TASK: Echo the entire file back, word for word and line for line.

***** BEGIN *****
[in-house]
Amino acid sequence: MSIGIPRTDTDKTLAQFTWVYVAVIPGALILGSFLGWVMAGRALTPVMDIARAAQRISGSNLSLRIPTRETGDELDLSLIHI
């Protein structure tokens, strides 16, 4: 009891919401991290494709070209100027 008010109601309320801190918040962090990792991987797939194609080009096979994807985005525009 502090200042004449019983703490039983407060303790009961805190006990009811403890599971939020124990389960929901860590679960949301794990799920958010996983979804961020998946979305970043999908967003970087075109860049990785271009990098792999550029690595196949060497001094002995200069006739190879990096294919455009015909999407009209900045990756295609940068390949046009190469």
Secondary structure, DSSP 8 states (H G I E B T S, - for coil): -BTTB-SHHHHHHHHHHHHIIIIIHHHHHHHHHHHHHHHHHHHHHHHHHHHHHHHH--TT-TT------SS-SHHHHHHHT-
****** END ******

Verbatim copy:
[in-house]
Amino acid sequence: MSIGIPRTDTDKTLAQFTWVYVAVIPGALILGSFLGWVMAGRALTPVMDIARAAQRISGSNLSLRIPTRETGDELDLSLIHI
């Protein structure tokens, strides 16, 4: 009891919401991290494709070209100027 008010109601309320801190918040962090990792991987797939194609080009096979994807985005525009 502090200042004449019983703490039983407060303790009961805190006990009811403890599971939020124990389960929901860590679960949301794990799920958010996983979804961020998946979305970043999908967003970087075109860049990785271009990098792999550029690595196949060497001094002995200069006739190879990096294919455009015909999407009209900045990756295609940068390949046009190469």
Secondary structure, DSSP 8 states (H G I E B T S, - for coil): -BTTB-SHHHHHHHHHHHHIIIIIHHHHHHHHHHHHHHHHHHHHHHHHHHHHHHHH--TT-TT------SS-SHHHHHHHT-